News

LMS Winter Life-Drawing Salons

We’re back in person with our Life-Drawing Salons

Saturday 25 & Sunday 26 June, Saturday 2 & Sunday 3 July.

Morning 10:30am – 1:00pm (short poses) & Afternoon 1:30pm – 4:00pm (long pose)

Models to be announced.

Hosted at Princes Hill Community Centre, 5 Bagung Lane, Princes Hill.

Tickets are available online here.

Email us for discounts available for bulk purchases

Attendees must provide proof of vaccination and wear masks to enter this venue. Numbers are limited.

‘Fully Vaccinated’ Status

It is becoming clear that many venues and employers define ‘fully vaccinated’ as having had two initial shots, plus as many boosters as are recommended by the government (as at time of writing three vaccinations would be required to be fully vaccinated). Many employers are mandated to require ‘fully vaccinated’ people only to attend their places of work.

In line with this, the Committee will review the vaccination certificates provided to us and update the next edition of the model list to indicate 2V or 3V.

Please note that access to the model list is a paid subscription service, contact us via email to enquire about this service.

Minimum Fees and Travel Costs

Changes to Minimum fees

The Committee advises that as of 1 July 2022, the minimum rate for drawing be increased to $45.00/hr, for at least two hours, and the minimum rate for reference photography be increased to $85.00/hr, for at least two hours.

The last update to model fees was 1 July 2019, generally fees will increase every two years.

Choose one of the following options:
For jobs which require over 90min total travel time (round trip) the LMS recommends the model be paid half hourly rate for all travel time.
OR
For jobs more the 100km (round trip) from the models home the LMS recommends the model be paid at the Australian Tax Office kilometre reimbursement rate for the entire distance.

Time and kilometres are both based on driving time. Models using public transport only are encouraged to charge based on driving time/distance.

Generally speaking, the kilometre reimbursement will be a higher cost than the time reimbursement. It is up to the models’ discretion which is the more reasonable fee to charge.

Expected behaviour while attending a life drawing session

Do not comment on a model’s body
It is highly inappropriate to use objectifying language around a model’s physical appearance or gender presentation. If you would like to express your gratitude to a model, do not do so by complimenting their body. Instead, thank them for their time or tell them what you enjoy about their work. For example:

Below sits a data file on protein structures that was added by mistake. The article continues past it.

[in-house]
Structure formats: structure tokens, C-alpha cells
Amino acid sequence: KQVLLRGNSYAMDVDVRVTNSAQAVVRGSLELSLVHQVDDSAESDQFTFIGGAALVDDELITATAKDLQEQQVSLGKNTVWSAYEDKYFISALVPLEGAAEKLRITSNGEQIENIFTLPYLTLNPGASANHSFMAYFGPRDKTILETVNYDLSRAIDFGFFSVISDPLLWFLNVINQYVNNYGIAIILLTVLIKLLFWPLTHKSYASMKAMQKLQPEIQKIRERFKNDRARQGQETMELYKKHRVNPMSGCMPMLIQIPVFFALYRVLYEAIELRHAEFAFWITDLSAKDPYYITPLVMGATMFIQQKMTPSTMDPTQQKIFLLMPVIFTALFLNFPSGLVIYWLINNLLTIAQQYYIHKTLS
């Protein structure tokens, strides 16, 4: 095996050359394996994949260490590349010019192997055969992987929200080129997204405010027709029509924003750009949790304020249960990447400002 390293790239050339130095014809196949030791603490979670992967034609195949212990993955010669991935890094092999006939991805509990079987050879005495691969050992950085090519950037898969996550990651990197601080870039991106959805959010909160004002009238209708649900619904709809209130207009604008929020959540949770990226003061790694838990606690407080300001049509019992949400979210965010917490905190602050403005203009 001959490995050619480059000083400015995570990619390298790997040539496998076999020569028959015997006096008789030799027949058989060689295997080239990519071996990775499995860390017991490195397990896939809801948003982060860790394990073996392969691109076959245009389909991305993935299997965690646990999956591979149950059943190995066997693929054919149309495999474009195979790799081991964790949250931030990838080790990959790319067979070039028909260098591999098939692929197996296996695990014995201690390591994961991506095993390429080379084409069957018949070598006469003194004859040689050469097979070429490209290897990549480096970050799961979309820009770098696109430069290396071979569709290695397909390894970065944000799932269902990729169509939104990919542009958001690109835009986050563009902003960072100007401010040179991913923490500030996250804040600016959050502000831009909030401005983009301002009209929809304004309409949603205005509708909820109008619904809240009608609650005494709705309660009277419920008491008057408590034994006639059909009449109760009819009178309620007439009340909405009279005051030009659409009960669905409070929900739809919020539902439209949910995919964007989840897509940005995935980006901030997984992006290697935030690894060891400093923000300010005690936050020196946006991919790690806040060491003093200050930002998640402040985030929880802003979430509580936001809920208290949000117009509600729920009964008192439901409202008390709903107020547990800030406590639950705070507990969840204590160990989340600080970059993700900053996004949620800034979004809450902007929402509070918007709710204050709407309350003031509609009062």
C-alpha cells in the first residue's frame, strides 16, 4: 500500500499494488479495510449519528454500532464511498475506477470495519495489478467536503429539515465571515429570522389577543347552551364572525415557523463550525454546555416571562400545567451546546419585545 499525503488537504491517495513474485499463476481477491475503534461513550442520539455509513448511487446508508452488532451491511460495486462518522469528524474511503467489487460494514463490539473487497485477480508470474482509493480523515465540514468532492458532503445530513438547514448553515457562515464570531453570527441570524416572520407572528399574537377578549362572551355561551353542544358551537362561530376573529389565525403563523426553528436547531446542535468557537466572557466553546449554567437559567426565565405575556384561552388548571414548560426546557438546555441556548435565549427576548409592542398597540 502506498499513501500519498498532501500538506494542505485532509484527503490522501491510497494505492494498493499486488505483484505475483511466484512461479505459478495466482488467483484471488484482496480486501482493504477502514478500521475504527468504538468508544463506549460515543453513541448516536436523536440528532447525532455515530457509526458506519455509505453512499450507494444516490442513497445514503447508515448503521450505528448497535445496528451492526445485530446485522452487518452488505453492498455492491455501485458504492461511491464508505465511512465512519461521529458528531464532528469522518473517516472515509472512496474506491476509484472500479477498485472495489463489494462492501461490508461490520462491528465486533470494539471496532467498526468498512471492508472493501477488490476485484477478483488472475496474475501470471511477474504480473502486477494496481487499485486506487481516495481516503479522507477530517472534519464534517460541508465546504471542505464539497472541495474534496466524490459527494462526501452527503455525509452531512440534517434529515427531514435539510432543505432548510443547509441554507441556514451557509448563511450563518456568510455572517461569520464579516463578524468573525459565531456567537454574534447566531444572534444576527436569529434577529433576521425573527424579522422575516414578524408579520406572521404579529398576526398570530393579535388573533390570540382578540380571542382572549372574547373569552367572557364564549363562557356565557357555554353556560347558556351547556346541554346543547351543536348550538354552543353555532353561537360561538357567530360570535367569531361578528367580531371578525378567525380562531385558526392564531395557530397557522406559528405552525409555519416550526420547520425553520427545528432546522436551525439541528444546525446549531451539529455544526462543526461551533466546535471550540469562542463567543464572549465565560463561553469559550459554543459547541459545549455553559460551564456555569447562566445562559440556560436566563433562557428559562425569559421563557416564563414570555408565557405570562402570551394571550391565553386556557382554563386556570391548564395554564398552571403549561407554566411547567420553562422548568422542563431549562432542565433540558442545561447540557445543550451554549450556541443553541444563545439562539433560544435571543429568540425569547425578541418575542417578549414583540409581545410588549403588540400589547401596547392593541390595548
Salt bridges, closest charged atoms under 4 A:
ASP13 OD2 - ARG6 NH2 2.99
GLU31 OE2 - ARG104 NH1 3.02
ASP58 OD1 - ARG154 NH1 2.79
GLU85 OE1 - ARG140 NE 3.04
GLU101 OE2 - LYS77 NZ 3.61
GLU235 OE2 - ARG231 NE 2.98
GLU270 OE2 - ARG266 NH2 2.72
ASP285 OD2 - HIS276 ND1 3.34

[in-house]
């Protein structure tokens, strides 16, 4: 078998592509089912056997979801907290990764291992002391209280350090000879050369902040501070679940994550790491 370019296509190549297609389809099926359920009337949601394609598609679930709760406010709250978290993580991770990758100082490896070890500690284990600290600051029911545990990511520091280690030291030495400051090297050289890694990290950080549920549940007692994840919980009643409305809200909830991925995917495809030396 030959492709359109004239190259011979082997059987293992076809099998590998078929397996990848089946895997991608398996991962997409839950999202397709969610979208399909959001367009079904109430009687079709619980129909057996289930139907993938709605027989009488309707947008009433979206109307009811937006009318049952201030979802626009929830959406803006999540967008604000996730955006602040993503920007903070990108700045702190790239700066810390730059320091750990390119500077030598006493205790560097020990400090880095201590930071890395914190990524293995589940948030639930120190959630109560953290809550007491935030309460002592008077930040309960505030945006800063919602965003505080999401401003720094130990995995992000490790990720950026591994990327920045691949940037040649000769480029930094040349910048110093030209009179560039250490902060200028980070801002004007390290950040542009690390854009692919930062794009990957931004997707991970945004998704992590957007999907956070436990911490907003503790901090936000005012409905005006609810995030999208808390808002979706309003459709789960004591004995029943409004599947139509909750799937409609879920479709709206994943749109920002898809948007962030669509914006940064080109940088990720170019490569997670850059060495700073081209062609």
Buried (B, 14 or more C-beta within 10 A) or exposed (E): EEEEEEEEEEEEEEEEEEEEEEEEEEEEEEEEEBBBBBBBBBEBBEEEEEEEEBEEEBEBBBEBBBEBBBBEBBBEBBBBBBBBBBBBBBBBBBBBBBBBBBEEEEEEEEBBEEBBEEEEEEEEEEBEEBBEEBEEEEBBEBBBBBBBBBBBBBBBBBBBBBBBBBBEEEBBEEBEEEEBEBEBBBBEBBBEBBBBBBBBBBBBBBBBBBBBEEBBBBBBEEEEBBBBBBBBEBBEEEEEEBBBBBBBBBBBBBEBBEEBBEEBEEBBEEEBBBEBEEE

DON’T SAY

“You have a beautiful body.”

“Wow, you look great, have you
lost weight?”
“I much prefer to draw models
like you with a few curves, you
look like a real woman.”

“Are you a man or a woman?”

INSTEAD, TRY

“Your poses are so
challenging/elegant/fun.”

Never comment on weight.
“I enjoy drawing you because
you’re so expressive/
still/professional.”

“Hi, my pronouns are [she/her,
he/him, they/them, etc.].
What are your pronouns?” *

*Pronouns are widely used in place of a person’s name in a sentence, eg. “Drew is our model for today, they are a member of the Life Models’ Society”. Some of our models, much like the general population, are transgender or gender diverse. We encourage you to introduce yourself with your pronouns, ask the model what theirs are, and then refer to them by the pronouns they state. It is impolite to refer to someone by the wrong pronoun

Never touch the model or approach when they are posing
It is never appropriate to touch a model. When placing tape or charcoal markings
around the model as reference points for a long pose, care must be taken to avoid
contact with the model’s body, and we recommend that the markings are placed by an artist of the same gender as the model. Consent must be gained before approaching.
Please also refrain from walking around the room while the model is posing, as it is
disconcerting to have people moving around, especially behind you, and can create
uncomfortable draughts.

No photography
Unless explicitly agreed upon prior and paid appropriately, it is not okay to photograph the model, whether clothed or nude. Do not take photos of your work until the model is out of their pose, robed, and outside of the photo boundaries.

Be courteous, kind & professional
Models and artists alike are human beings. A model is not a mannequin to be contorted in any which way, and no two models can perform exactly the same. Being a Life Model is a difficult job, and is heavily influenced by how safe, energetic, creative, and comfortable the model feels in the class. Whatever you can do to create a sense of safety, comfort and professionalism is appreciated. As with any other